T-Mobile US has agreed with the Federal Communications Commission (FCC) to provide customers with more accurate information about their mobile internet speeds. T-Mobile will send text messages to customers providing them with easier access to speed information, will place direct links to accurate speed tests on customer handsets and will revamp its website disclosures to provide clearer information about the speeds that users actually experience. In particular, the operator will send users who have hit their monthly data caps a text message linking to a speed test that shows their actual, throttled speed. In the existing system, if those users run speed tests, they receive information about T-Mobile’s full network speed. The operator has agreed to complete the rectification process within 60 days.
The U.S. regulatory climate with regard to throttling is turning increasingly inclement. Last month the Federal Trade Commission filed a complaint in federal court against AT&T in connection with throttling and the disclosures relating to throttling. Since this summer, the FCC has also been scrutinizing the practice. Chairman Tom Wheeler sent letters on the subject to the four major operators, Verizon Wireless, AT&T, Sprint and T-Mobile US. Last month, Verizon Wireless announced that it had canceled its plan to institute speed reductions for 4G customers on unlimited plans. Now T-Mobile has agreed, if not to scale back throttling then at least to make more accurate information about it available to its customers. If the FTC, for one, gets its way, throttling will eventually be abolished. But as long as the practice continues, it appears that at least customers will be more fully informed about it, and therefore be better able to make informed decisions as to whether they want to subscribe to services that feature it.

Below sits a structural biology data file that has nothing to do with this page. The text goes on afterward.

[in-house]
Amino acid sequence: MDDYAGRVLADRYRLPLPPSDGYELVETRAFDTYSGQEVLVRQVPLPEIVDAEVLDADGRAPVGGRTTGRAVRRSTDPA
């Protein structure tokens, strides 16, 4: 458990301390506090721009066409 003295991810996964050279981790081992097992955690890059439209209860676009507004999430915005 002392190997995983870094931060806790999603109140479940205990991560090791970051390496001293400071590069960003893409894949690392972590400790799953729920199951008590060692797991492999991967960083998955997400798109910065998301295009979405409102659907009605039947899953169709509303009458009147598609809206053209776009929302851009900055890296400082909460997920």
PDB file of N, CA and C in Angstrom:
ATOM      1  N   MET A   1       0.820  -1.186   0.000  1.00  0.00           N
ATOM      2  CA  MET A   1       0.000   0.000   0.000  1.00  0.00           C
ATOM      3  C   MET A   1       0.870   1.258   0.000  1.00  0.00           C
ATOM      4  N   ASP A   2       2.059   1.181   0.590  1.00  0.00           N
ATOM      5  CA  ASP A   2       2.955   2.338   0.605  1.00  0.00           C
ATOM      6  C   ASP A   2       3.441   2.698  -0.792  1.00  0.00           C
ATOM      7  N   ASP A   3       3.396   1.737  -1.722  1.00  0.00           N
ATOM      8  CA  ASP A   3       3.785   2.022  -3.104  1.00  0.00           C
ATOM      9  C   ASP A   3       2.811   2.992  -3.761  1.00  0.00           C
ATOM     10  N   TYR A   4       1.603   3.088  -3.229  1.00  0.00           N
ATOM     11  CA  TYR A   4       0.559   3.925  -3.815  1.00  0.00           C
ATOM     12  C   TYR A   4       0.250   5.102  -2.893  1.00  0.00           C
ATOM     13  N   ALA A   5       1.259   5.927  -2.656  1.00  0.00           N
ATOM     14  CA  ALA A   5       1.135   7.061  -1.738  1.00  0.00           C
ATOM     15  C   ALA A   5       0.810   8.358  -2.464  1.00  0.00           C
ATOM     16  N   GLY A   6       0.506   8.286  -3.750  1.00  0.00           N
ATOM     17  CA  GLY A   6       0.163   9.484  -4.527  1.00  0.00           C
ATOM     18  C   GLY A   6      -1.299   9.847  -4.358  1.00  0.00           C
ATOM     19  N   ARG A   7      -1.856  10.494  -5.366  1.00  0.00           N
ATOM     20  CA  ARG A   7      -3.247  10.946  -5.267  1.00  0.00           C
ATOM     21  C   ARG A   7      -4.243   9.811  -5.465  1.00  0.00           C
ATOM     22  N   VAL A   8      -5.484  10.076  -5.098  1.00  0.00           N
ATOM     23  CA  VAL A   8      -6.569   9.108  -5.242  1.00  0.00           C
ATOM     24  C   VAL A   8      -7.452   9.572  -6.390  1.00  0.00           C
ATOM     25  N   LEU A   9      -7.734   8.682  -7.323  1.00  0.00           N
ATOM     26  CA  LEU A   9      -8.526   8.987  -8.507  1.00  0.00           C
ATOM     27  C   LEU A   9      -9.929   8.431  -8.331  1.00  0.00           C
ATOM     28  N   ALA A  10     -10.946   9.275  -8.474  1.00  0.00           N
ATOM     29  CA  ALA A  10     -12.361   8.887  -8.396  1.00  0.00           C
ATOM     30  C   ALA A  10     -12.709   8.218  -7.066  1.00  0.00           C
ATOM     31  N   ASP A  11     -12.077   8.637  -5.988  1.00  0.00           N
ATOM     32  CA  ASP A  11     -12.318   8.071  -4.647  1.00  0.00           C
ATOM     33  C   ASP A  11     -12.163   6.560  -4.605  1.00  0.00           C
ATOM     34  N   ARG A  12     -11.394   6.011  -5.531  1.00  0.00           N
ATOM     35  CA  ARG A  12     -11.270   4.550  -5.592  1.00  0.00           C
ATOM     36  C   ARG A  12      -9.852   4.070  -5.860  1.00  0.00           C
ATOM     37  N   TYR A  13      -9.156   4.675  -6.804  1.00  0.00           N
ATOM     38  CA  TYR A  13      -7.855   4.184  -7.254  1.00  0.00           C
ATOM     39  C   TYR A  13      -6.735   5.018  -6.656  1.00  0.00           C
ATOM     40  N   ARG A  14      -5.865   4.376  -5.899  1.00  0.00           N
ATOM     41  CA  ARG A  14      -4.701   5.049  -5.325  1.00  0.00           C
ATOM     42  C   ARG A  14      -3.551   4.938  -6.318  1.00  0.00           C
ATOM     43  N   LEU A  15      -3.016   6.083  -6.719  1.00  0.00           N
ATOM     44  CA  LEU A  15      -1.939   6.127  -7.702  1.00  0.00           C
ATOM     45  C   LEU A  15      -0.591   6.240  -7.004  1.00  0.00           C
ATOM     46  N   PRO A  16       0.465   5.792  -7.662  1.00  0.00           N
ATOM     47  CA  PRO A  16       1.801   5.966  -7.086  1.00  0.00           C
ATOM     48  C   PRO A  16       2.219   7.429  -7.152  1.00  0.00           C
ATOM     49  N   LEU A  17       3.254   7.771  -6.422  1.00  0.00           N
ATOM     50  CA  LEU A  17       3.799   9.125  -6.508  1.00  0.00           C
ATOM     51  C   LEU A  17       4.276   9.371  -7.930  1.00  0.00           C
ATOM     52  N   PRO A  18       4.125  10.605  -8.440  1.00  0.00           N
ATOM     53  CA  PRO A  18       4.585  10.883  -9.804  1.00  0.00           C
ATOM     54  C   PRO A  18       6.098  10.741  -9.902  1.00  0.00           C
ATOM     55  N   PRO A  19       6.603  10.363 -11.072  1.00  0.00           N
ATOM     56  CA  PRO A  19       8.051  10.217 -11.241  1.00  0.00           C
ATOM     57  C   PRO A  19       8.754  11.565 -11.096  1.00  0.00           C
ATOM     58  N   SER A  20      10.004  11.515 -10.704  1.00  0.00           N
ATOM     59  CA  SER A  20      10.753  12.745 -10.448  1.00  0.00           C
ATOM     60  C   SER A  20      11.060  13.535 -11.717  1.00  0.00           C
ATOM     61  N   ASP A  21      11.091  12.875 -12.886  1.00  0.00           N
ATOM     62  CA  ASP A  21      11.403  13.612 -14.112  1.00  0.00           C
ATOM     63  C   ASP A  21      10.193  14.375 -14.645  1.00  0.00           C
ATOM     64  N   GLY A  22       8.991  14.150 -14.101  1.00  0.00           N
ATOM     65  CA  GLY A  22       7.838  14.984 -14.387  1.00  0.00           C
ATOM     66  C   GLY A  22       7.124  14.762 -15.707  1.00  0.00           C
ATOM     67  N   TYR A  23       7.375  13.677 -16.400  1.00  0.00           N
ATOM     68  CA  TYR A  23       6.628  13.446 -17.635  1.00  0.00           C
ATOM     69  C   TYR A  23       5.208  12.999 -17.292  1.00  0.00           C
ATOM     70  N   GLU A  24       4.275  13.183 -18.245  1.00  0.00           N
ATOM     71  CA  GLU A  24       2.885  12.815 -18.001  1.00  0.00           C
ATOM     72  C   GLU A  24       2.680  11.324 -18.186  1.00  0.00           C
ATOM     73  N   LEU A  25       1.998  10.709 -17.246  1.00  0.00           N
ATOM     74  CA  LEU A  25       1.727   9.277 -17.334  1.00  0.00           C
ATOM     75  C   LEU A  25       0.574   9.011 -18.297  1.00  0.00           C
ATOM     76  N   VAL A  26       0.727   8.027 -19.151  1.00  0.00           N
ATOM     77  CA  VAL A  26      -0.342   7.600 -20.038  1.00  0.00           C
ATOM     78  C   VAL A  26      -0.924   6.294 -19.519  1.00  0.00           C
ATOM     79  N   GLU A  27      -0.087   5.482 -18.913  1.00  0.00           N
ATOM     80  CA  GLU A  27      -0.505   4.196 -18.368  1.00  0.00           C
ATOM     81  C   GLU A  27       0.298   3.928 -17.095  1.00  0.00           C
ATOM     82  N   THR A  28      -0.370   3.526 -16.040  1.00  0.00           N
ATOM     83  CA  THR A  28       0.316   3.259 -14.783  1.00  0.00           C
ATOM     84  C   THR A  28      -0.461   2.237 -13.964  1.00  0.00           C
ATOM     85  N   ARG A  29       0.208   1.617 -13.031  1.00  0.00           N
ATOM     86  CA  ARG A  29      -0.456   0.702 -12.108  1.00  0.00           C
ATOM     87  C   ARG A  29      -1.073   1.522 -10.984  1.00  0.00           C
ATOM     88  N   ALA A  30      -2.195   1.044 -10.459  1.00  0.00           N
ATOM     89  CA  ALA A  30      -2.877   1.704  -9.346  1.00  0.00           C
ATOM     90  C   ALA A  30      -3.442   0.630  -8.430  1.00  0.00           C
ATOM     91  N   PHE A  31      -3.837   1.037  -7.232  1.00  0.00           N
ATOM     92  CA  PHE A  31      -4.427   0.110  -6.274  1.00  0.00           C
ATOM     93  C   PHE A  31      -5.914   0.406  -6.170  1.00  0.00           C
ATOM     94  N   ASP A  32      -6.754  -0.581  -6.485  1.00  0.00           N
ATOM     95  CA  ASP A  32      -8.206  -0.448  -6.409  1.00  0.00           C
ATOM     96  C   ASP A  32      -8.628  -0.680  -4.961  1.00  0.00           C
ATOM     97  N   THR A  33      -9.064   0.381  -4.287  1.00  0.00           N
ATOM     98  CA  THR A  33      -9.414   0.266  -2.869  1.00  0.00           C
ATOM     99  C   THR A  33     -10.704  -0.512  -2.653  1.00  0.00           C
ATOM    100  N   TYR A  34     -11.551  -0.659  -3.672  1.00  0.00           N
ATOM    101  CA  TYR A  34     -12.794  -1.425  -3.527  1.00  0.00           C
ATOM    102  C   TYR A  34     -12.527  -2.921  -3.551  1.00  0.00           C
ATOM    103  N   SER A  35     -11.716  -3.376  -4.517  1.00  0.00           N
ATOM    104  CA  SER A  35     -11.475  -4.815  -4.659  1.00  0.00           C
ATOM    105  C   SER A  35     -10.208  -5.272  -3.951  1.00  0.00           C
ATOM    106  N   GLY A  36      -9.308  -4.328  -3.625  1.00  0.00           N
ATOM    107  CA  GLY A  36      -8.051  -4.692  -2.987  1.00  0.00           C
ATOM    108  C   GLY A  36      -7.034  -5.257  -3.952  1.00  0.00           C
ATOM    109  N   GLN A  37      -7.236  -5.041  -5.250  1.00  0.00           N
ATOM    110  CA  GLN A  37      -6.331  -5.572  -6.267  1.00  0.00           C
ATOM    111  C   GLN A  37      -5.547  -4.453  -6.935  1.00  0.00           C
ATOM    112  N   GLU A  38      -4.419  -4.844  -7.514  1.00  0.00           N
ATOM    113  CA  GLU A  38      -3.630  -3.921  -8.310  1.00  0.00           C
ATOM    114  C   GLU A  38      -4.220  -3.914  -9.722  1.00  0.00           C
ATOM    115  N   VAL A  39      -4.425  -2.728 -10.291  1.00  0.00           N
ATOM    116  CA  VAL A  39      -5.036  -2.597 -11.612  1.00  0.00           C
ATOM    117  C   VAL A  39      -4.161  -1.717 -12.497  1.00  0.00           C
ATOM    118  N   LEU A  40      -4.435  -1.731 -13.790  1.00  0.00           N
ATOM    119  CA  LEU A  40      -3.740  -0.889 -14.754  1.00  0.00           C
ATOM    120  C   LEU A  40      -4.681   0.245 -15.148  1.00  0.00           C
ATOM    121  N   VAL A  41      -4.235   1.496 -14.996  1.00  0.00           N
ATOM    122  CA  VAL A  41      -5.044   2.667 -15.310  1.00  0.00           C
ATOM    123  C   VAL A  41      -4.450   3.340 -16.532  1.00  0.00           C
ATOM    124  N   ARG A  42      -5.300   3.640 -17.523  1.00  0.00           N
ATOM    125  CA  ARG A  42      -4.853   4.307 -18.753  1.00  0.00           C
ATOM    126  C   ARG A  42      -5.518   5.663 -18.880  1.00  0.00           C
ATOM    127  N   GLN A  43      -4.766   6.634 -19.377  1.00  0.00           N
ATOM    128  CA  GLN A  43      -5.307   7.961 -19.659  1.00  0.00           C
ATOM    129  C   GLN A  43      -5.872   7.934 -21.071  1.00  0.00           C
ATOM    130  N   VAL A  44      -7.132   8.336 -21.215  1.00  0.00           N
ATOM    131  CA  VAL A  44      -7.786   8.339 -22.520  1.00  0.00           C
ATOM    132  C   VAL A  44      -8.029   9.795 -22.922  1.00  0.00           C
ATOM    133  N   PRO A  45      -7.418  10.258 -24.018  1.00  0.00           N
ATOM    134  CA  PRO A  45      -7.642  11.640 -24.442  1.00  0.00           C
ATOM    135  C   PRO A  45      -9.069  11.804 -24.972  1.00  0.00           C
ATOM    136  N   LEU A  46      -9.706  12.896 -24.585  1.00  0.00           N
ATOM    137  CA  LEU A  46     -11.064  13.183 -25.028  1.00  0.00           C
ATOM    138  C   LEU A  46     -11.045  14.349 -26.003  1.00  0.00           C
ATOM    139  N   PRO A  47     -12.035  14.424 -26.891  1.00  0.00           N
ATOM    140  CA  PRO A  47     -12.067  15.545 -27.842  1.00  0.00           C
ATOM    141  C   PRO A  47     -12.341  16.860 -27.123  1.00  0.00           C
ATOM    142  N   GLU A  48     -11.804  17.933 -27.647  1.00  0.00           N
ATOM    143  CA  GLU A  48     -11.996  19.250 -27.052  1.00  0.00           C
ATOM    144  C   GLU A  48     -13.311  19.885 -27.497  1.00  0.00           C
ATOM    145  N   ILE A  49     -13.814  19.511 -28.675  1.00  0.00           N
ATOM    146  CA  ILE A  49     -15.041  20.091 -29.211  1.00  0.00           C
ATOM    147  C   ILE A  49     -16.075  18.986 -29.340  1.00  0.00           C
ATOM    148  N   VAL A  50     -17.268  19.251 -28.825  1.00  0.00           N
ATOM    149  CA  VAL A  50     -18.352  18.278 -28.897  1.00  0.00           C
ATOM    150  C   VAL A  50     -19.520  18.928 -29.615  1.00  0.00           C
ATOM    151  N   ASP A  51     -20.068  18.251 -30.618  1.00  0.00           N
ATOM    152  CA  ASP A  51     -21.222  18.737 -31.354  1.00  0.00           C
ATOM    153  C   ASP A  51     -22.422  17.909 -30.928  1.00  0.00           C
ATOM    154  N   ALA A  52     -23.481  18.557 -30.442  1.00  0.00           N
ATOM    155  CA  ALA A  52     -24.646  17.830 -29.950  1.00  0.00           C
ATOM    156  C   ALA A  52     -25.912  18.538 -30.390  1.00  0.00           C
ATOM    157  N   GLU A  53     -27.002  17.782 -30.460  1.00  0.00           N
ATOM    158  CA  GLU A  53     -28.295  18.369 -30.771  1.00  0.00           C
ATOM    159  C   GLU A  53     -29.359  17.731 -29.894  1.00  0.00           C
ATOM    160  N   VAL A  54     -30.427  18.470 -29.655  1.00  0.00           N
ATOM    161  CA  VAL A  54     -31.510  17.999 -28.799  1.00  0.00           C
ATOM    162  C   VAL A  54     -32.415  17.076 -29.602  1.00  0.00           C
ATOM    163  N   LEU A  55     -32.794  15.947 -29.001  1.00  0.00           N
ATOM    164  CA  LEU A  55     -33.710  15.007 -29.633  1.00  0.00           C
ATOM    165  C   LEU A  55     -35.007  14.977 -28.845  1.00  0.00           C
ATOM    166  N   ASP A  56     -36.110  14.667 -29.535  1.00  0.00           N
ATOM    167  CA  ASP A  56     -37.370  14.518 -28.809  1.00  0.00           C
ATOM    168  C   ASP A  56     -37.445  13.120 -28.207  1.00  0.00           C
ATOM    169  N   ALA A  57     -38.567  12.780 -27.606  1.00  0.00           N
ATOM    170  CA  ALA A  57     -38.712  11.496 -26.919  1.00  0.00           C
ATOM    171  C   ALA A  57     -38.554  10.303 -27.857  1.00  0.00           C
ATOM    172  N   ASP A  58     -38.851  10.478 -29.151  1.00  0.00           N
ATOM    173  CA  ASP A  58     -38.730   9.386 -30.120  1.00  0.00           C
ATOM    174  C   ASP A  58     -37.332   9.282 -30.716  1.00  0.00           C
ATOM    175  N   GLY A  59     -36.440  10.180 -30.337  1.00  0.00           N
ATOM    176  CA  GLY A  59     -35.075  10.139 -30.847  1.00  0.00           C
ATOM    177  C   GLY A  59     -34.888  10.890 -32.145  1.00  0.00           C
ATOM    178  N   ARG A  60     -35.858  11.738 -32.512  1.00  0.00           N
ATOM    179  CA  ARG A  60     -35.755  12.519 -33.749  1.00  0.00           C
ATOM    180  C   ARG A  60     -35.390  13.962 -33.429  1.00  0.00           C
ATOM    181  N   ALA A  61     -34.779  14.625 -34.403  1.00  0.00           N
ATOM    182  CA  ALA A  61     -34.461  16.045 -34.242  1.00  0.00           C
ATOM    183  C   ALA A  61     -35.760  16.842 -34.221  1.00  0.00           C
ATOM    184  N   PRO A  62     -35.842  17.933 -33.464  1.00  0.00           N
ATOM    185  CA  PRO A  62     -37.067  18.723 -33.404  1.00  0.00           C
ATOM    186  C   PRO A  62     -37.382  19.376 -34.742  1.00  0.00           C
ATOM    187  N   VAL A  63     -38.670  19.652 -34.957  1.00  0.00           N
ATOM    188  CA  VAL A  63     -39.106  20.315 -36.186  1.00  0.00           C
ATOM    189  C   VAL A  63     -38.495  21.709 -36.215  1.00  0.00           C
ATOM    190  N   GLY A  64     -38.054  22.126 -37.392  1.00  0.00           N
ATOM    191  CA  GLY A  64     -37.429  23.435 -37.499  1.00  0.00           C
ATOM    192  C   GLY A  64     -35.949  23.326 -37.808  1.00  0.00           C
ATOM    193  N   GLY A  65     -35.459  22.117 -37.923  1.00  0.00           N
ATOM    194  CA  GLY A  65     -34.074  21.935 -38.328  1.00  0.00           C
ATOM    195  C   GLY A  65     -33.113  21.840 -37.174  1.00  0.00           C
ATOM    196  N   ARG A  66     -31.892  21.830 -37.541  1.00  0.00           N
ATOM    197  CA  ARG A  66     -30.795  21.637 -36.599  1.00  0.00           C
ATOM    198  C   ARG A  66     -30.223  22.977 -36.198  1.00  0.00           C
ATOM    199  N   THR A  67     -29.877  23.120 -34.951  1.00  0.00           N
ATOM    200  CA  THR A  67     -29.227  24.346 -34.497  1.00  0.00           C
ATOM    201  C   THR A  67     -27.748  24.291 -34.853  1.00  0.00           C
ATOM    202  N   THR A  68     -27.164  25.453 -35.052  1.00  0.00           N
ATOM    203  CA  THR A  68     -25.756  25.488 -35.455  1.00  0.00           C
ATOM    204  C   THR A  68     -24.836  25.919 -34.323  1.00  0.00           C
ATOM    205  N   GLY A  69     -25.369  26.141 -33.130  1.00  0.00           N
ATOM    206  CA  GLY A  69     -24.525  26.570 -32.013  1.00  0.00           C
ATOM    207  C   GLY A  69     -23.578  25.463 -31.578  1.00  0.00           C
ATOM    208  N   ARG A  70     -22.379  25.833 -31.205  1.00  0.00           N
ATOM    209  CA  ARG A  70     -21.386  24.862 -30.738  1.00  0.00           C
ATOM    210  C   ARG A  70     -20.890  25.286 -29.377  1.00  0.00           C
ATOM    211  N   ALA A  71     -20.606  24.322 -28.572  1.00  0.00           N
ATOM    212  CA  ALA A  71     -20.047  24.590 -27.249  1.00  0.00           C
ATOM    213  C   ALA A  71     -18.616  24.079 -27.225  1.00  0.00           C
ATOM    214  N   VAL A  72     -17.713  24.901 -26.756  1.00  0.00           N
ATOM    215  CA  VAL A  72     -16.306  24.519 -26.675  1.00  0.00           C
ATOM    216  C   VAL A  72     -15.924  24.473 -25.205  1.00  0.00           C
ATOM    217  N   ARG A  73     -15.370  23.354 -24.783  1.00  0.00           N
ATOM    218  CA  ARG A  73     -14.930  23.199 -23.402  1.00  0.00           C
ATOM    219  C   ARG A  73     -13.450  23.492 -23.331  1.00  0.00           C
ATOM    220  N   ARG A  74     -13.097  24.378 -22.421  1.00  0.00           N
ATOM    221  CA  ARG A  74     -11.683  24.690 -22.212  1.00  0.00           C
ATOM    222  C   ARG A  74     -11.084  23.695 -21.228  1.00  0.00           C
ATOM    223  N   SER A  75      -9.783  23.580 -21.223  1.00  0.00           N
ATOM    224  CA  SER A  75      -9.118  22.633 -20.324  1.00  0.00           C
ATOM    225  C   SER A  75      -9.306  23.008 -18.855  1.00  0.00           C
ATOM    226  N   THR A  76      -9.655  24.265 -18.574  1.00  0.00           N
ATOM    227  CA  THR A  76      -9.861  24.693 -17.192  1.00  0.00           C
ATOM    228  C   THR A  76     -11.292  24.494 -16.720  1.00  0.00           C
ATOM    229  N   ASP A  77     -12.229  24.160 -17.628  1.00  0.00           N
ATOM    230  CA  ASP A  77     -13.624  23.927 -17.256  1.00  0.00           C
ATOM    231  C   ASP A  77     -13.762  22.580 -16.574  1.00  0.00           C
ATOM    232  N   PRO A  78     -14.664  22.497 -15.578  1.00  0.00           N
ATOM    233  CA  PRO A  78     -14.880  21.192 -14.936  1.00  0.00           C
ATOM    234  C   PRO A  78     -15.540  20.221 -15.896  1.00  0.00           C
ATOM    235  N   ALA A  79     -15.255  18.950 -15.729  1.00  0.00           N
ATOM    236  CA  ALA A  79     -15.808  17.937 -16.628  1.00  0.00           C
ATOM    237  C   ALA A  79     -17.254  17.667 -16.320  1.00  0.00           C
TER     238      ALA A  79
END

Beyond the specific issue of data-cap throttling, we believe that making speed test results easily available to customers is a good practice for mobile operators, insofar as high speed is increasingly in demand and customers are becoming more savvy on the subject. Of course, that puts some pressure on the operators—if they are going to make test results available, the results will need to measure up to expectations.
The above item appeared in a recent issue of The Tarifica Alert, a weekly resource that analyzes noteworthy developments in the telecoms industry from around the world. To access all of the latest articles and issues or to speak with the research team: http://www.tarifica.com/contactus.aspx